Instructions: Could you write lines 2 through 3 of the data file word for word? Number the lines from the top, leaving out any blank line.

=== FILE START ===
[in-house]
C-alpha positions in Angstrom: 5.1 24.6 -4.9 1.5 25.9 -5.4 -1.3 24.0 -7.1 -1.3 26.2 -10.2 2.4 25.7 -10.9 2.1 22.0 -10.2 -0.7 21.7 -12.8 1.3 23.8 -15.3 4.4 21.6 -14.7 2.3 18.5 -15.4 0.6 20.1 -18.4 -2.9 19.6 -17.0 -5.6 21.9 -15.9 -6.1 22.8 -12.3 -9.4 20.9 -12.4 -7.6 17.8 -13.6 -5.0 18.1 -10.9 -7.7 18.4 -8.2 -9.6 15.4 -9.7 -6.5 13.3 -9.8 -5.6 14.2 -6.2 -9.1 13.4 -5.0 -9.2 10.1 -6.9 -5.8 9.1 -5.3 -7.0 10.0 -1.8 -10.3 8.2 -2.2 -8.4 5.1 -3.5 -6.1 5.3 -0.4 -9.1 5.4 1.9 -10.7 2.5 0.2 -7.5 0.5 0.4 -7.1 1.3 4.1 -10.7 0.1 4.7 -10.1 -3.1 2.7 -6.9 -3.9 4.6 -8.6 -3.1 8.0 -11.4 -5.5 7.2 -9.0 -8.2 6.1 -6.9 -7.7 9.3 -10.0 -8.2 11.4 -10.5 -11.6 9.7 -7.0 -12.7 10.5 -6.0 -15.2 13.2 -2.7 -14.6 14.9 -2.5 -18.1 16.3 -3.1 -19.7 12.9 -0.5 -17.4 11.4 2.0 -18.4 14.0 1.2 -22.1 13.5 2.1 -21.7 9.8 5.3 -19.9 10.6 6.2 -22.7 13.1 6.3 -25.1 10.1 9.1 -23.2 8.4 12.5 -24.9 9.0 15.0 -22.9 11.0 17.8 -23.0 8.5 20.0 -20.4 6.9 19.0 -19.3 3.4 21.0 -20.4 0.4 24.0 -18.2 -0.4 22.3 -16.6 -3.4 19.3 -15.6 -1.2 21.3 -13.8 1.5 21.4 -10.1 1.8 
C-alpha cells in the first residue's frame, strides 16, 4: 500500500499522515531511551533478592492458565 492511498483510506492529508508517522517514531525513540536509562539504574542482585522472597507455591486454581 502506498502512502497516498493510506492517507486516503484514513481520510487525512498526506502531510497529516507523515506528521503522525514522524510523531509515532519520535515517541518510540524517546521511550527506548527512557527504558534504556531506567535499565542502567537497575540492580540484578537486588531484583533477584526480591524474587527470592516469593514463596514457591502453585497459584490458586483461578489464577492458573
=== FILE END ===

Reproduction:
C-alpha positions in Angstrom: 5.1 24.6 -4.9 1.5 25.9 -5.4 -1.3 24.0 -7.1 -1.3 26.2 -10.2 2.4 25.7 -10.9 2.1 22.0 -10.2 -0.7 21.7 -12.8 1.3 23.8 -15.3 4.4 21.6 -14.7 2.3 18.5 -15.4 0.6 20.1 -18.4 -2.9 19.6 -17.0 -5.6 21.9 -15.9 -6.1 22.8 -12.3 -9.4 20.9 -12.4 -7.6 17.8 -13.6 -5.0 18.1 -10.9 -7.7 18.4 -8.2 -9.6 15.4 -9.7 -6.5 13.3 -9.8 -5.6 14.2 -6.2 -9.1 13.4 -5.0 -9.2 10.1 -6.9 -5.8 9.1 -5.3 -7.0 10.0 -1.8 -10.3 8.2 -2.2 -8.4 5.1 -3.5 -6.1 5.3 -0.4 -9.1 5.4 1.9 -10.7 2.5 0.2 -7.5 0.5 0.4 -7.1 1.3 4.1 -10.7 0.1 4.7 -10.1 -3.1 2.7 -6.9 -3.9 4.6 -8.6 -3.1 8.0 -11.4 -5.5 7.2 -9.0 -8.2 6.1 -6.9 -7.7 9.3 -10.0 -8.2 11.4 -10.5 -11.6 9.7 -7.0 -12.7 10.5 -6.0 -15.2 13.2 -2.7 -14.6 14.9 -2.5 -18.1 16.3 -3.1 -19.7 12.9 -0.5 -17.4 11.4 2.0 -18.4 14.0 1.2 -22.1 13.5 2.1 -21.7 9.8 5.3 -19.9 10.6 6.2 -22.7 13.1 6.3 -25.1 10.1 9.1 -23.2 8.4 12.5 -24.9 9.0 15.0 -22.9 11.0 17.8 -23.0 8.5 20.0 -20.4 6.9 19.0 -19.3 3.4 21.0 -20.4 0.4 24.0 -18.2 -0.4 22.3 -16.6 -3.4 19.3 -15.6 -1.2 21.3 -13.8 1.5 21.4 -10.1 1.8 
C-alpha cells in the first residue's frame, strides 16, 4: 500500500499522515531511551533478592492458565 492511498483510506492529508508517522517514531525513540536509562539504574542482585522472597507455591486454581 502506498502512502497516498493510506492517507486516503484514513481520510487525512498526506502531510497529516507523515506528521503522525514522524510523531509515532519520535515517541518510540524517546521511550527506548527512557527504558534504556531506567535499565542502567537497575540492580540484578537486588531484583533477584526480591524474587527470592516469593514463596514457591502453585497459584490458586483461578489464577492458573